I have survived a full month of being principal of my elementary school. I used to always wonder why principals called their school “MY” school, but now I understand. It is that unbelievable sense of pride you have in the staff that you work with, the students that keep us learning everyday and the parents who support us in many different ways. That is why a principal wants to tell everyone about “MY” school.
When I say I have survived and I made that sound a bit harrowing. It was not that way at all. It was intensely busy, which I love and thrive on if the truth really got out there, but it was also intensely rewarding. In educational leadership we have this term called “loading your bus.” What it really means is trying to get the best possible staff working with you to make the best possible learning situation for children. My bus is full of hard-working, dedicated, loving, compassionate people. I have never seen a group of people who are willing to work so hard to make sure children are safe, learning, nurtured, and growing. The demands that are put on teachers in education today may not be hauling in the water every morning or chopping the wood. I think they are much more demanding than that. The days are full of academics, worrying about students, looking after individual programming and needs, meeting deadlines and expectations coming from me, from the school division and from the ministry.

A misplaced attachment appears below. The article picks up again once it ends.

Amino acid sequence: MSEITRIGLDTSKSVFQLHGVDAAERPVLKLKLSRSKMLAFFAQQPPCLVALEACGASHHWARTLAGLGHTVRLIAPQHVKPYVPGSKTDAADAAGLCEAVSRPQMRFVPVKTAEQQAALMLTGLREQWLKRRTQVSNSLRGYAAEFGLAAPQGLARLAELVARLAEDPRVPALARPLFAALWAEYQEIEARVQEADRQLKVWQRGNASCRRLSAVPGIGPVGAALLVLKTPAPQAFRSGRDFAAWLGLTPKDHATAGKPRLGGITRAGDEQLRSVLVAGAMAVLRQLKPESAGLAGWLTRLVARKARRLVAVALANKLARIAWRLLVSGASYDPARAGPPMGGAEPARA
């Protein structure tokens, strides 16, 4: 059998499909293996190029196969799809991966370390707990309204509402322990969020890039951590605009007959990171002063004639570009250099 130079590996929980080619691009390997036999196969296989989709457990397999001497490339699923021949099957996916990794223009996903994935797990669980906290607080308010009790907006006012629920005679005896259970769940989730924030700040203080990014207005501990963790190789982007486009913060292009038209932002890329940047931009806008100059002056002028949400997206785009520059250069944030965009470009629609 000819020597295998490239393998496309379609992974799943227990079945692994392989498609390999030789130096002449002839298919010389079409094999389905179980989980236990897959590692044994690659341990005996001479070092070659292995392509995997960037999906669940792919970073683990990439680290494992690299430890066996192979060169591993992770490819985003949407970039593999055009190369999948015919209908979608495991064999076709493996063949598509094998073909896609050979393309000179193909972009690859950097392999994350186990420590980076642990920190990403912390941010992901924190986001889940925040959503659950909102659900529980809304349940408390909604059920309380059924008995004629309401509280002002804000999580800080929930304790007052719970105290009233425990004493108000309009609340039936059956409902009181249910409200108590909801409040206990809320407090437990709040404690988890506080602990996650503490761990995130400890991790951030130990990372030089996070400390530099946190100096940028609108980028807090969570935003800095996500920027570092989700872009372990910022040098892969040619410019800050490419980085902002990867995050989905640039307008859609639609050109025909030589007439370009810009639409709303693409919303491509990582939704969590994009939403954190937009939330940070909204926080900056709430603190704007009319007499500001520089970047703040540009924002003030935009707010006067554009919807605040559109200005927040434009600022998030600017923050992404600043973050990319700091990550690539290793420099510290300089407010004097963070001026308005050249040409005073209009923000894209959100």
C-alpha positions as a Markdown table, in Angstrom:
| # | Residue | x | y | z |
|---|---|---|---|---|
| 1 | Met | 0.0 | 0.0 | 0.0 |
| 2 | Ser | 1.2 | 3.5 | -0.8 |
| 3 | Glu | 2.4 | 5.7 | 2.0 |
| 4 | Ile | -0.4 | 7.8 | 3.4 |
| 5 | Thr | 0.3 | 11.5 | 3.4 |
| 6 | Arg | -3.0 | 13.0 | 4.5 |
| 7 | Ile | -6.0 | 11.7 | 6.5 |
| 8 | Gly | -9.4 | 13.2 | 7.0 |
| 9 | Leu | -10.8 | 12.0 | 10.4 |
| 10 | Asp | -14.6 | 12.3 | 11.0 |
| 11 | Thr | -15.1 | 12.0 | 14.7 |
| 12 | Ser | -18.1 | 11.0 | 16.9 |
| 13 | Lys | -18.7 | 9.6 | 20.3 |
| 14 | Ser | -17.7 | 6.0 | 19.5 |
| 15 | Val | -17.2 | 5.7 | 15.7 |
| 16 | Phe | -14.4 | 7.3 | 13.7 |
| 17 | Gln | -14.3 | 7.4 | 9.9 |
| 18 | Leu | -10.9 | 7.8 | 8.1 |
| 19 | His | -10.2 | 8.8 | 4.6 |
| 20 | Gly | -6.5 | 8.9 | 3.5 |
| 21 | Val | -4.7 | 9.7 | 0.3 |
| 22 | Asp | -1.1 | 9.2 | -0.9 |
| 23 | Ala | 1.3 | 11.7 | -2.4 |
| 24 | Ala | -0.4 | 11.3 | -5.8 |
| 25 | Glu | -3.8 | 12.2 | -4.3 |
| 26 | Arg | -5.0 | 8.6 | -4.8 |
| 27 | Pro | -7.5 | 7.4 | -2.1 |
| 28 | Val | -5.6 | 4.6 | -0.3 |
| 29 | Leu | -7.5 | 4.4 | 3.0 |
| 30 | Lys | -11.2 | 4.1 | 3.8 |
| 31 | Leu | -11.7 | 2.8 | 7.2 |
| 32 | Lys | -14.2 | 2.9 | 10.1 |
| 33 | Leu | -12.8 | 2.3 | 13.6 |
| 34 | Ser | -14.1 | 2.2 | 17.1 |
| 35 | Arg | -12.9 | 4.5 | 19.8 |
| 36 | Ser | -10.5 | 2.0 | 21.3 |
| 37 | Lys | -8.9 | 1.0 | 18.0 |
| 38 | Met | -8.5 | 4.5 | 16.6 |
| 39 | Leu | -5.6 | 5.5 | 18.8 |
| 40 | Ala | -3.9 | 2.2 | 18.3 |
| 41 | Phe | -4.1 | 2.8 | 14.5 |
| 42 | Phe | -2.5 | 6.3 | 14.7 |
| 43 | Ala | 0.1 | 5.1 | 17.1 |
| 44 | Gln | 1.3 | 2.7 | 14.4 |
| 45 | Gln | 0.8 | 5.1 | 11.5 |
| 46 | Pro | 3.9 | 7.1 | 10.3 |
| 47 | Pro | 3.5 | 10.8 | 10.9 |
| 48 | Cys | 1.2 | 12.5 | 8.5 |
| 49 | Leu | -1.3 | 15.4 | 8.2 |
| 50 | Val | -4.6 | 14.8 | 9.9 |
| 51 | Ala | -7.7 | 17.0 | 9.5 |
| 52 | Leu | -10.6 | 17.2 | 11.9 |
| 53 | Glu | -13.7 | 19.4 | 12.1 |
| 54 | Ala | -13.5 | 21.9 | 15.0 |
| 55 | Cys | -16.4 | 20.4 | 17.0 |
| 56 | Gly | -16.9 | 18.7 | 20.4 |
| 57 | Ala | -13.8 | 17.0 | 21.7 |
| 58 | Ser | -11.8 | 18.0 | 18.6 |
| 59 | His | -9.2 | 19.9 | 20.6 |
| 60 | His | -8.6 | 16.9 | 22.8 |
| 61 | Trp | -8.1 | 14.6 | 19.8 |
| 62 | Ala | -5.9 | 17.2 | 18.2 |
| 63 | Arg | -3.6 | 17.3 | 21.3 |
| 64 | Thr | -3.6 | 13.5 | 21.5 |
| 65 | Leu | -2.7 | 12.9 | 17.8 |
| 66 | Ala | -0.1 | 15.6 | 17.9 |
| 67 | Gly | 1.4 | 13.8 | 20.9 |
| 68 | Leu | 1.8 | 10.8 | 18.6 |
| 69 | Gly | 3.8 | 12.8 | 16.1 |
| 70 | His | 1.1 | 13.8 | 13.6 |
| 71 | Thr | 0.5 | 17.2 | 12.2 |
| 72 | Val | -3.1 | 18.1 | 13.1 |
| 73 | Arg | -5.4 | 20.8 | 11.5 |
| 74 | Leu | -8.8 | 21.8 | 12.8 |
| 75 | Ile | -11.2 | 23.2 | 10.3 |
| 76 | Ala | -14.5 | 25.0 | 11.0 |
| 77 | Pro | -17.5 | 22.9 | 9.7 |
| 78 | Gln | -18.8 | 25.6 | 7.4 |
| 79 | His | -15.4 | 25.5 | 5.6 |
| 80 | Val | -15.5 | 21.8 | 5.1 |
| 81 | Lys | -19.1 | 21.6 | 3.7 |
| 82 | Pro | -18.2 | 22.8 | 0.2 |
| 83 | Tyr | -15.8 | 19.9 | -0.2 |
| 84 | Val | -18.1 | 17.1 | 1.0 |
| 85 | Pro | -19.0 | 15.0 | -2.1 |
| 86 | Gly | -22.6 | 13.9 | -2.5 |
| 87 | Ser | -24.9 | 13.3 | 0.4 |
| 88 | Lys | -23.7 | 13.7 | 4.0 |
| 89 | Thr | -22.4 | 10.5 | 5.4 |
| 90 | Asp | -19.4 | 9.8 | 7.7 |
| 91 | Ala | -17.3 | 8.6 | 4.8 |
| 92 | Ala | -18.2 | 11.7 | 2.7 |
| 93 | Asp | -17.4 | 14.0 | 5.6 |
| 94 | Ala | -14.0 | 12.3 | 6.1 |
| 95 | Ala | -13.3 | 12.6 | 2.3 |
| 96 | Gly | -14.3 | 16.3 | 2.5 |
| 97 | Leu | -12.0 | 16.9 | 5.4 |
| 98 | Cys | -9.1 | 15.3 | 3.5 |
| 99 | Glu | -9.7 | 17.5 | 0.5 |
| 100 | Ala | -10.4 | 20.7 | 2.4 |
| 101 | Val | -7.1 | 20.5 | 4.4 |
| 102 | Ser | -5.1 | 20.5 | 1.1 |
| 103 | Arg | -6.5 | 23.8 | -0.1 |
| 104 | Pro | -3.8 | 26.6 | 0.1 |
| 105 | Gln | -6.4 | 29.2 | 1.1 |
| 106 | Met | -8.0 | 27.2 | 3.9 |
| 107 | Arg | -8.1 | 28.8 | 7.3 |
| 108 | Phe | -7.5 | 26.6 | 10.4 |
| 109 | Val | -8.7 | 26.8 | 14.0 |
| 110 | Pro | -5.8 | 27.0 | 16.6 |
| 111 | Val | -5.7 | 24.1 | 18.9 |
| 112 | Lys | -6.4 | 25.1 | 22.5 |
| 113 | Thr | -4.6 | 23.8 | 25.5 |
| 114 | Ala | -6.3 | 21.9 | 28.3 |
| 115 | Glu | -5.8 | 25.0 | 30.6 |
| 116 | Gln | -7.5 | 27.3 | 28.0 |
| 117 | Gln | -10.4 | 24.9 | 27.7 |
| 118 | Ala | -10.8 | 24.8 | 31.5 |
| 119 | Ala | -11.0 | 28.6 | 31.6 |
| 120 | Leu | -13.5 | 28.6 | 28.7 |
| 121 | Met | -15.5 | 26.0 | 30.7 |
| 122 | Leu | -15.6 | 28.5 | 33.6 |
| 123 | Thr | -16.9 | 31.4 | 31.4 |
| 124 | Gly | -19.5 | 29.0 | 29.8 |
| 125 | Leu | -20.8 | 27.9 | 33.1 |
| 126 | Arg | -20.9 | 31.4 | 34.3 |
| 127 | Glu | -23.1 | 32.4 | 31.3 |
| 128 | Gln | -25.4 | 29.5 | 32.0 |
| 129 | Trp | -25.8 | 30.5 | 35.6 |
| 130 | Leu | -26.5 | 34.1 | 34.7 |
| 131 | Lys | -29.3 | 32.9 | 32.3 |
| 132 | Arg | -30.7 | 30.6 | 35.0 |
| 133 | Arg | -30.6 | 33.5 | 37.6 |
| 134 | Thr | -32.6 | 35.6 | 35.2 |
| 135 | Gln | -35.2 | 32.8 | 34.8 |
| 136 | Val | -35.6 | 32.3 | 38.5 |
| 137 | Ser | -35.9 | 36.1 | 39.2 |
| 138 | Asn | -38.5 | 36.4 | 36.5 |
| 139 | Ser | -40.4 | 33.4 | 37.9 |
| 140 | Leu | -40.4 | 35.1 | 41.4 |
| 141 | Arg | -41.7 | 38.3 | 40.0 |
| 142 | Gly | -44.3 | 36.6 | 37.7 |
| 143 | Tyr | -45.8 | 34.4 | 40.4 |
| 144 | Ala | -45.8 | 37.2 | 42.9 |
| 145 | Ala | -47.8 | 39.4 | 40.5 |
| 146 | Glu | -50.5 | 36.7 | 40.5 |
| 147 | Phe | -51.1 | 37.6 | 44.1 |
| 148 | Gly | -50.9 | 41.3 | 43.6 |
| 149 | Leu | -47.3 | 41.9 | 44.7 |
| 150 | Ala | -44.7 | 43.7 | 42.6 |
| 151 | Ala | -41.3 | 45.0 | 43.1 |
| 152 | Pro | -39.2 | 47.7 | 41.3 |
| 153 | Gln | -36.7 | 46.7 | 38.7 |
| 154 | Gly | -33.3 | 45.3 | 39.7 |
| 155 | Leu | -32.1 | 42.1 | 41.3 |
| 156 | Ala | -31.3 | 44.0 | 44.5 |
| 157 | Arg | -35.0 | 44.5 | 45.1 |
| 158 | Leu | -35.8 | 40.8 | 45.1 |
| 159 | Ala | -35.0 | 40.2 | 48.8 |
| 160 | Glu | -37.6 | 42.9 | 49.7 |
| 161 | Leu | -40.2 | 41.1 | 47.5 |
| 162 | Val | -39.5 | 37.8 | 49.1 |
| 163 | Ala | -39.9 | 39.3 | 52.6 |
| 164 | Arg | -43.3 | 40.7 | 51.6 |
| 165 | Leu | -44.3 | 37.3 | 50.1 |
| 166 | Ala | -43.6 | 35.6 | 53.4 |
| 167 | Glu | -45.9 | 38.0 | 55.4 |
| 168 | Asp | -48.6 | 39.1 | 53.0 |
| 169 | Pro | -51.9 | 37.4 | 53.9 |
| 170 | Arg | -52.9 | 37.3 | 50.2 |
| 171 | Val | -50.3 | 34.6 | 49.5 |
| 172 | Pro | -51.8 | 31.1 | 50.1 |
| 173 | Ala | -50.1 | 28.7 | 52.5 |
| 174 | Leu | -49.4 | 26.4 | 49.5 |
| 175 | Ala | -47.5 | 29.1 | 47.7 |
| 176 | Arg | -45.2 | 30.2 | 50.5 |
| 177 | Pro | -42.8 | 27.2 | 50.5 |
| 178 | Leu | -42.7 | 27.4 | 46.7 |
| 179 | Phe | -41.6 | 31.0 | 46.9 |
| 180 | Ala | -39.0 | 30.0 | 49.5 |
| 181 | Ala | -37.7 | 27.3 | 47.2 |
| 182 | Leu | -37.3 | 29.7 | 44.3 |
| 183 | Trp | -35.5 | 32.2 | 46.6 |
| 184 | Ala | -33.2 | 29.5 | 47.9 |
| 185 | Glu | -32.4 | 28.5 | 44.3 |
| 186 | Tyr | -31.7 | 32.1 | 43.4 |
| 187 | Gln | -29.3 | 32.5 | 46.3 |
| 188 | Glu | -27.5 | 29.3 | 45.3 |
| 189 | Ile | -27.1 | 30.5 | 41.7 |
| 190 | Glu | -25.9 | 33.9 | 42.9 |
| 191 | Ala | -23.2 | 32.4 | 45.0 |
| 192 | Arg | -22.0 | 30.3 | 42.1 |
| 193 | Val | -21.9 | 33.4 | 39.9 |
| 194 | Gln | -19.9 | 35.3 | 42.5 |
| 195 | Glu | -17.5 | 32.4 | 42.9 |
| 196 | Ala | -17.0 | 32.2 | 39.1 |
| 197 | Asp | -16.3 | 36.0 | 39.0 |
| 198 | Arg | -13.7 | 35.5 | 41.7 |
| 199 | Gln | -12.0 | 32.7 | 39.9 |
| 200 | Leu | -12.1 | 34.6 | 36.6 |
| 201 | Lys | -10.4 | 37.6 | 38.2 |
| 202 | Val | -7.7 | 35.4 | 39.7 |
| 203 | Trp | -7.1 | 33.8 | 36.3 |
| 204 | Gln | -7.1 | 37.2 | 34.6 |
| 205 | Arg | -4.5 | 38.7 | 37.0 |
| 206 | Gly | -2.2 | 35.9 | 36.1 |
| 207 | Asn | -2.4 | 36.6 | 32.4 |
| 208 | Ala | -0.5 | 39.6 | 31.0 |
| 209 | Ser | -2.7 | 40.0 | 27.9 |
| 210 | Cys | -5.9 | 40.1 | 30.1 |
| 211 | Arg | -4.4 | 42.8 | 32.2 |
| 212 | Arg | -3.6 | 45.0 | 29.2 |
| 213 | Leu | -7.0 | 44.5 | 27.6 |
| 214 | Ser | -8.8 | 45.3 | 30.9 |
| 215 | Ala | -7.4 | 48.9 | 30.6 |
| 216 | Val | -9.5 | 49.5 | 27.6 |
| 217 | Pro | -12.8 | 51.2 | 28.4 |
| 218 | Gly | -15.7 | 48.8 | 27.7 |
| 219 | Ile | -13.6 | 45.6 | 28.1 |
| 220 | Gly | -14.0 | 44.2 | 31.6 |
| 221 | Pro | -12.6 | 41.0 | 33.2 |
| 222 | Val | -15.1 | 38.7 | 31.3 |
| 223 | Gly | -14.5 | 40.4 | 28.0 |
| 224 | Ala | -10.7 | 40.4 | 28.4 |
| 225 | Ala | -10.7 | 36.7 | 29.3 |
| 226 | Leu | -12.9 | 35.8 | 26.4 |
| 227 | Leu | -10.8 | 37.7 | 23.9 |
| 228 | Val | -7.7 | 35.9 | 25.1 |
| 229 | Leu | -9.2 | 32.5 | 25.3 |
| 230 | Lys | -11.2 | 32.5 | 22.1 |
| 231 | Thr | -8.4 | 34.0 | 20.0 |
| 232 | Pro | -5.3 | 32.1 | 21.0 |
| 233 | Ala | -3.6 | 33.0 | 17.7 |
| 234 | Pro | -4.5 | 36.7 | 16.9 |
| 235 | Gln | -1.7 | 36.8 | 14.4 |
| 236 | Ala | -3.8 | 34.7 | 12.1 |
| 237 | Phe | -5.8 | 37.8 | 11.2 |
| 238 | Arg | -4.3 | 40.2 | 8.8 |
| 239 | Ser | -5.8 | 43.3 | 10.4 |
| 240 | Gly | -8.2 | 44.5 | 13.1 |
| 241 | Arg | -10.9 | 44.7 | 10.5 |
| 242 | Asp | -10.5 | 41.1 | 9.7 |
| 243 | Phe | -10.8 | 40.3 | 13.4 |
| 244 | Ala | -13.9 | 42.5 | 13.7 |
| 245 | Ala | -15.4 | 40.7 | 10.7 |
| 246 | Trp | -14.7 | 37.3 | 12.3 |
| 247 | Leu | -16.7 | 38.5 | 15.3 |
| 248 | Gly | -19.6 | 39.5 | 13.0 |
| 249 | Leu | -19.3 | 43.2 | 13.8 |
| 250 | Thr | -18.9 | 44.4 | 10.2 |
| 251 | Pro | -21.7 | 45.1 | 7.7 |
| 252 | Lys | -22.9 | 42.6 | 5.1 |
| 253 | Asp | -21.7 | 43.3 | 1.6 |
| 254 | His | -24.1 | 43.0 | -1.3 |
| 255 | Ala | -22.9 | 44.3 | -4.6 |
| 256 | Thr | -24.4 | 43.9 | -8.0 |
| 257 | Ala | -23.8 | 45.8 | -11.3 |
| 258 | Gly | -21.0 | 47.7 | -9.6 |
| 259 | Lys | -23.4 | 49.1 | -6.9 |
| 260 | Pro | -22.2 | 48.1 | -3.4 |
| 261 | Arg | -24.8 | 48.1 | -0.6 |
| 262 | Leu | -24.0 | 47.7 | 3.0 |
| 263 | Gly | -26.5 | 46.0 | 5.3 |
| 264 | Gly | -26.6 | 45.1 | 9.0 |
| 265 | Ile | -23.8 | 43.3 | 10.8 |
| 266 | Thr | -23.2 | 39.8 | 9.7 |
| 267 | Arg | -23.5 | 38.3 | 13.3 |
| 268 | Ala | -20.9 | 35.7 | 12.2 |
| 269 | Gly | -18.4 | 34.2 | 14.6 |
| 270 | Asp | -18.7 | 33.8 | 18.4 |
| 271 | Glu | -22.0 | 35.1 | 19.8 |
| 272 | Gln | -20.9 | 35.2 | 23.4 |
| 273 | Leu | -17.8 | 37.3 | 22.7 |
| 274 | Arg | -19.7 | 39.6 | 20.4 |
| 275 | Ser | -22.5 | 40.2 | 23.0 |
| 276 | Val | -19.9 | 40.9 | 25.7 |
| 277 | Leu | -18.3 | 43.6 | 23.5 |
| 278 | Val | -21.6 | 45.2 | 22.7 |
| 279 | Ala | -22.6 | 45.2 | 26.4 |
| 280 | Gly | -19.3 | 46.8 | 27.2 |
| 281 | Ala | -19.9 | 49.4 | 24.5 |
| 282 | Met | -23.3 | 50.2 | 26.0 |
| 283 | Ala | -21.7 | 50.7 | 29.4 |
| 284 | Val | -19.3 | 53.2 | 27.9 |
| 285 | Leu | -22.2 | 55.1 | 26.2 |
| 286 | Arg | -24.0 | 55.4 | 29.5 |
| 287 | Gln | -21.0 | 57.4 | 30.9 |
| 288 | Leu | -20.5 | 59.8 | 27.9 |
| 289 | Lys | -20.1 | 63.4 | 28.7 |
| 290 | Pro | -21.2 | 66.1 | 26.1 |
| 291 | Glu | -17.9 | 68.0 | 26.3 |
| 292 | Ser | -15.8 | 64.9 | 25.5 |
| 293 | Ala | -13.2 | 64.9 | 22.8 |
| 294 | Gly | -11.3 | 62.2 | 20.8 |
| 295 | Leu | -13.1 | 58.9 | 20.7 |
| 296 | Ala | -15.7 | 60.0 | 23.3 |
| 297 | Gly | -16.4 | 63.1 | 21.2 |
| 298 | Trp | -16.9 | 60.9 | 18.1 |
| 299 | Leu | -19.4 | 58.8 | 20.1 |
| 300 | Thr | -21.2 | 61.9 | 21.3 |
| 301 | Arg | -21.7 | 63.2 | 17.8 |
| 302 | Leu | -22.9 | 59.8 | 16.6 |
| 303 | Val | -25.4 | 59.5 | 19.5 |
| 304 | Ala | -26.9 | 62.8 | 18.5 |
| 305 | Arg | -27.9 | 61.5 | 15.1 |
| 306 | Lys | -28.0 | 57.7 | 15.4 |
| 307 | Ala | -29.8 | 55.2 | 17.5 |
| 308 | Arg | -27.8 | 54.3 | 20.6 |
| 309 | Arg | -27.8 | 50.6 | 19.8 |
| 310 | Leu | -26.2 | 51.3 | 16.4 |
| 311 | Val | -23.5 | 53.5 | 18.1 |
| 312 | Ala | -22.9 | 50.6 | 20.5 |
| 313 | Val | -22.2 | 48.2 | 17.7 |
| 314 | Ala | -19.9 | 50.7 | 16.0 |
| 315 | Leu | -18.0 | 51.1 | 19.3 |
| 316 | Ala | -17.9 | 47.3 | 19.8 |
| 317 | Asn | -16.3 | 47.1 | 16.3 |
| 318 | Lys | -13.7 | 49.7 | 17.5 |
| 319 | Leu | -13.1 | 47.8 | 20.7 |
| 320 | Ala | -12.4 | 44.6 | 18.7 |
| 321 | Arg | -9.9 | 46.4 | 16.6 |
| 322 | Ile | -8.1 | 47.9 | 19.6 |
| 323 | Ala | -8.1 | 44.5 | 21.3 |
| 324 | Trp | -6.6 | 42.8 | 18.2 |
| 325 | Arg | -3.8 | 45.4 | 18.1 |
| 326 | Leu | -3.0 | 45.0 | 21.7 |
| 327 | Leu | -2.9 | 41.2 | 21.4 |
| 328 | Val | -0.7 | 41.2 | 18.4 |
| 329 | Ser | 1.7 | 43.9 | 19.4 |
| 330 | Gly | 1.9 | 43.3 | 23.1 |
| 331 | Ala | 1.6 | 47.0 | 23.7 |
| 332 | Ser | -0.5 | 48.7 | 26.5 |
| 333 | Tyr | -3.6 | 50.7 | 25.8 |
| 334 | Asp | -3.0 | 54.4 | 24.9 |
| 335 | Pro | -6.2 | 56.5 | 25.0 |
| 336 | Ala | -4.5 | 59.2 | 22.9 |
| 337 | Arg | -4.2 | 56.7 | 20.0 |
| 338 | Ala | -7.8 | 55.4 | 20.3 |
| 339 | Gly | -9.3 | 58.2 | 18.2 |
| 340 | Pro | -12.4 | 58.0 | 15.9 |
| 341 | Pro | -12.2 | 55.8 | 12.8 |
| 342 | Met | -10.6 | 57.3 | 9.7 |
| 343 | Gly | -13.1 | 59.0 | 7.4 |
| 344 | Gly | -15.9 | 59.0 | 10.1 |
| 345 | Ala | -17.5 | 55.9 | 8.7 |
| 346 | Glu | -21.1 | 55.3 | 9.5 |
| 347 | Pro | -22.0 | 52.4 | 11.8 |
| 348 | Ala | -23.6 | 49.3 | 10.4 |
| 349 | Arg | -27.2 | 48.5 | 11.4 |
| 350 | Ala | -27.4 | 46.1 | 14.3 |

This is not to say that the other member of our team are not working equally as hard. Our educational assistants work hard every day to meet expectations of students, teachers and others. They are flexible and are willing to do anything that is asked of them every day, often dealing with the most emotionally demanding children. Our custodial staff works tirelessly to keep our environment clean and safe. Our counsellor does what is right for kids every day despite the fact that we often put unrealistic loads on her plate. Our library technician and office administrator are key to our team and how it runs. Constantly answering questions, helping children find what they need and keeping their new administrator out of trouble, as much as possible anyway.
I am sure that every principal thinks the same way, but I can’t believe how lucky I am to have a bus loaded with such fantastic, hardworking people.